February, being in the midst of winter, is typically a cold month when people are decked out in thick coats wherever they venture outdoors. Kisaragi (如月), the name for this month in the kyuureki, reflects this fact as it is a homonym of the term 衣更着 which means to put on additional clothes in this month. Gradually, the name used to refer to the month became kisaragi which has the same pronunciation but expressed in different Kanji characters. Besides this, February is also known by other names such as kusakiharizuki (草木張月) which means the month when buds start to appear on trees and plants, kisaragi (気更来) which means the month where more sunshine will come with each day and kisaragi (来更来) which refers to the swallows coming after the wild geese that arrived in August the previous year.
In this month, the biggest event is Setsubun (節分) which is the day just before Risshun (立春) i.e. the first day of spring. To pray for a peaceful year ahead, the tradition is to throw fukumame (福豆) at demons in order to chase them away. In the old days in Kyoto, the tradition to use beans for this ritual arose from the fact that the Japanese term for beans (mame) sounds like the term “exorcising the demons” (魔滅). Generally, soybeans which have been roasted are used for this purpose.
It is considered bad luck if sprouts appear from the leftover beans that are not picked up after the ceremony while eating the beans used is said to bring fortune after chasing away the demons. There is a belief that there are gods residing in the 5 staple grains namely rice, wheat, soybeans, Japanese millet and foxtail millet. While rice is considered the best in its power to exorcise demons and is often used for religious ceremonies, the soybeans are chosen for their larger size compared to rice and their exorcising power is said to be the second most effective.
In Japan, the custom of yakudoshi (厄年) which has been in place since the Heian era, has an uncanny link to the signature wagashi of February, the Yakuyoke Manju (厄除け饅頭). The roots and concept behind yakudoshi are not known but it was first mentioned in the Iroha Jiruisho (色葉字類抄) where people at the ages of 13, 25, 37, 49, 61, 73, 85 and 97 were said to be at risk of having a yakudoshi or, a bad year where they will be especially prone to misfortune due to accidents and disasters.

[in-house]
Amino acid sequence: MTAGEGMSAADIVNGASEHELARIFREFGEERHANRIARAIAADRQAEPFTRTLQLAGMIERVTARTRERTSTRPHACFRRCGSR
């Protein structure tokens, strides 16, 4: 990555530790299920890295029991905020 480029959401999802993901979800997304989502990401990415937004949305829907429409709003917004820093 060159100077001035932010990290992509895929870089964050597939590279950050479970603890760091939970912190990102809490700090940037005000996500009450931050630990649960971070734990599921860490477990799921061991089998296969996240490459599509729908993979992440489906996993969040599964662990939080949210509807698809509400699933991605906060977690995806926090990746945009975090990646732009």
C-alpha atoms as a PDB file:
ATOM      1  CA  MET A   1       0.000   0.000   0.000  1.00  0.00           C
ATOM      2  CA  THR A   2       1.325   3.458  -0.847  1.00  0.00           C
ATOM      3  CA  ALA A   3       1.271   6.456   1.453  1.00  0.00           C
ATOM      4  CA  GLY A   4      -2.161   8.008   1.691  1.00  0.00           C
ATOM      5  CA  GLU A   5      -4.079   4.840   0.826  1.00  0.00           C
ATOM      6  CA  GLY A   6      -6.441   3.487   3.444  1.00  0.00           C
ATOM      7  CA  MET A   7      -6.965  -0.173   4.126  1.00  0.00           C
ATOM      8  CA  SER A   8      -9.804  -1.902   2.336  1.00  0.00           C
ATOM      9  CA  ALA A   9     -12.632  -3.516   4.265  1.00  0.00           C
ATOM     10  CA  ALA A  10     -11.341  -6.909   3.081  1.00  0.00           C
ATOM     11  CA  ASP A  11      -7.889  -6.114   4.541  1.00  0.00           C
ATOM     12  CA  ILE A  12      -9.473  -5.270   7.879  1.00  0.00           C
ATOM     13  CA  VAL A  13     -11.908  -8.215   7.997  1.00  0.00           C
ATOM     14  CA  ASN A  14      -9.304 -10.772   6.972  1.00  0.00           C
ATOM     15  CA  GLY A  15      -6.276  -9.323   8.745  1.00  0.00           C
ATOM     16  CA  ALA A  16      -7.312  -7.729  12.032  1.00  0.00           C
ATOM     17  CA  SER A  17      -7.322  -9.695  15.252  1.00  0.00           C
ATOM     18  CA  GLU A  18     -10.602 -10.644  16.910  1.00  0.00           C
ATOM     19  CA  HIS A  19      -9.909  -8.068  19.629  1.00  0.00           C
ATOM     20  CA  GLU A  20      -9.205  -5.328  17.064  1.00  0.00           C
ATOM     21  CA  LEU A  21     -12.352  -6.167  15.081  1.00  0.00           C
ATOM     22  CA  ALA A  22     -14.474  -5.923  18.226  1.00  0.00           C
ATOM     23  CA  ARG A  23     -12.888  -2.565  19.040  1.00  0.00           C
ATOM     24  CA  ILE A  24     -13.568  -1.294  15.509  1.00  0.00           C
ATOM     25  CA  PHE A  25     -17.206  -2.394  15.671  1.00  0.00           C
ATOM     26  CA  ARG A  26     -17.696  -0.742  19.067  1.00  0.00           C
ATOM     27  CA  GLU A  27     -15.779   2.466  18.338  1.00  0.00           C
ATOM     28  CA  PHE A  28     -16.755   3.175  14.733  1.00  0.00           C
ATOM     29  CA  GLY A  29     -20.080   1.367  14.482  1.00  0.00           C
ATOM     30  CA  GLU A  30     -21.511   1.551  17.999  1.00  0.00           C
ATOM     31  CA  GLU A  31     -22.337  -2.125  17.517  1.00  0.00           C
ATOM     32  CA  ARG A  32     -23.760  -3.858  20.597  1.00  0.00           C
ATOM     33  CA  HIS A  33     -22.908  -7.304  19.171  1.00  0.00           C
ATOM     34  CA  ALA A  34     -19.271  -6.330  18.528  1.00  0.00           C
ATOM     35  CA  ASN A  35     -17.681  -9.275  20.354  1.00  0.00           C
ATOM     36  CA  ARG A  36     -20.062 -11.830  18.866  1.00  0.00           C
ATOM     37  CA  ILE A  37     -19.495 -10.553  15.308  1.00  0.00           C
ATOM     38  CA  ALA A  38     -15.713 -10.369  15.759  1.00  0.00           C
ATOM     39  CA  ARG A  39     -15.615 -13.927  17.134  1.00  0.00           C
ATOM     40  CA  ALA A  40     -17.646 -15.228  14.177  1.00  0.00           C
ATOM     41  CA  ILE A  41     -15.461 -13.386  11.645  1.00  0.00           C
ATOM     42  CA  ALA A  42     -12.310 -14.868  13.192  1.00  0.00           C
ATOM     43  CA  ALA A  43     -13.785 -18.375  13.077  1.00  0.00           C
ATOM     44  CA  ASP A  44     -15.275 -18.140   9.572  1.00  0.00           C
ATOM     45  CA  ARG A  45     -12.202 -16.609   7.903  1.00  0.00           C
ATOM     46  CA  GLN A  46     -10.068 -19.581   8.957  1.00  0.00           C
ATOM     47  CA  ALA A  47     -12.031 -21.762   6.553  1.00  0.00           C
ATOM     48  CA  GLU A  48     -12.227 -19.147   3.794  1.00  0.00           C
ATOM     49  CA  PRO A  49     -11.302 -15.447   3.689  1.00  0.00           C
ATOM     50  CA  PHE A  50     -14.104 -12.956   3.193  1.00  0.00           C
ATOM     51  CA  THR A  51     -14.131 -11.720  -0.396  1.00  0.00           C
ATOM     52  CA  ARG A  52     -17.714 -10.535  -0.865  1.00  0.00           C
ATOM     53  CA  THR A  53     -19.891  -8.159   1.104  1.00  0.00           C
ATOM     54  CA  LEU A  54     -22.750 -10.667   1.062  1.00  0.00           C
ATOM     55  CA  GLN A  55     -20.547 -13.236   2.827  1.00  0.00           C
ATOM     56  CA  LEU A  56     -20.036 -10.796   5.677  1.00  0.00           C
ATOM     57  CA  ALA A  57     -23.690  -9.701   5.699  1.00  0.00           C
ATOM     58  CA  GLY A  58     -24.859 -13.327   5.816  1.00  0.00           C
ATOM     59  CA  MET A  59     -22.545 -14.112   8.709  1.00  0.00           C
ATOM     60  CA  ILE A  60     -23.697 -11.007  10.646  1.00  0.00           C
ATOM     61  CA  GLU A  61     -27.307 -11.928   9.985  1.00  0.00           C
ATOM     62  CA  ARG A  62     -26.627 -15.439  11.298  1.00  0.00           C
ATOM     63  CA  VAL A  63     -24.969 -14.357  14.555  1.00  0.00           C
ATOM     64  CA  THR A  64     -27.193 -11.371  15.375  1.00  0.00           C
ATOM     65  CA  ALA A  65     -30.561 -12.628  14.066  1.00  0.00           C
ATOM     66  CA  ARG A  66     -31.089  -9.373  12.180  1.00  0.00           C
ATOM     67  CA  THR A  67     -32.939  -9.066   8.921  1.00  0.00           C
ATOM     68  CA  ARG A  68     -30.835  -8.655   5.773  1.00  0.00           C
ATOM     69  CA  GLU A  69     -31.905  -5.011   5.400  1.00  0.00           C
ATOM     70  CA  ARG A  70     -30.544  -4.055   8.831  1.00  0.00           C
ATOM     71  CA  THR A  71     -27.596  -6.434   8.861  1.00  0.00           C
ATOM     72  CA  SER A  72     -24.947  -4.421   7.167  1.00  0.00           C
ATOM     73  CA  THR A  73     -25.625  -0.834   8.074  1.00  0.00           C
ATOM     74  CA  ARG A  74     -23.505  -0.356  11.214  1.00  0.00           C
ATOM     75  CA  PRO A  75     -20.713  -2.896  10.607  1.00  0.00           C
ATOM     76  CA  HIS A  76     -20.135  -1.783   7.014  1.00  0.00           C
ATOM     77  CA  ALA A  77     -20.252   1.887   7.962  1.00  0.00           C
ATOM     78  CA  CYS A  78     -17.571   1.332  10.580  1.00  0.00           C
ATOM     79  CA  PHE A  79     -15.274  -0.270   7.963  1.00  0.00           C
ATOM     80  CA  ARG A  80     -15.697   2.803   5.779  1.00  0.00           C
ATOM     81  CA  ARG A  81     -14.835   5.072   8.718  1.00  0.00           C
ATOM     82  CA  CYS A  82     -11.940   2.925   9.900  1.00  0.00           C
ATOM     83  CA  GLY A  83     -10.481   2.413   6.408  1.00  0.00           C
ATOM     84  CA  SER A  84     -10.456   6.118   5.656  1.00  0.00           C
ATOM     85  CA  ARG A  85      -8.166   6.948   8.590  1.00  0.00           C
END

Over time, the concept of yakudoshi has evolved and there are different yakudoshi ages for men and women now. In the case of men, people at the ages of 25, 42 and 61 are considered to be having a yakudoshi while for women, that will be the ages of 19, 33 and 37. In the years before and after the yakudoshi, the person would also have to be cautious as well because that’s when the bad luck starts and ends.
Usually, when people are having a yakudoshi, they will head to a shrine or temple to undergo a ceremony called yakubarai (厄払い) so as to ward off the bad luck. During Setsubun, they can also take part in the mamemaki (豆まき) ceremony. Alternatively, people can eat the yakuyoke manju which supposedly can be eaten by everyone for the same purpose whether they are having a yakudoshi or not.
The yakuyoke manju’s skin is usually made of soft wheat flour while the filling is made from red bean paste. Once the manjuu has been shaped and the words yakuyoke stamped on the top, it will be placed in a steamer for about 10 minutes. The manju can come in colours such as white, brown or pink depending on the ingredients added to the skin’s dough.
How about having some yakuyoke manju during the next Setsubun to bring in good luck for yourself?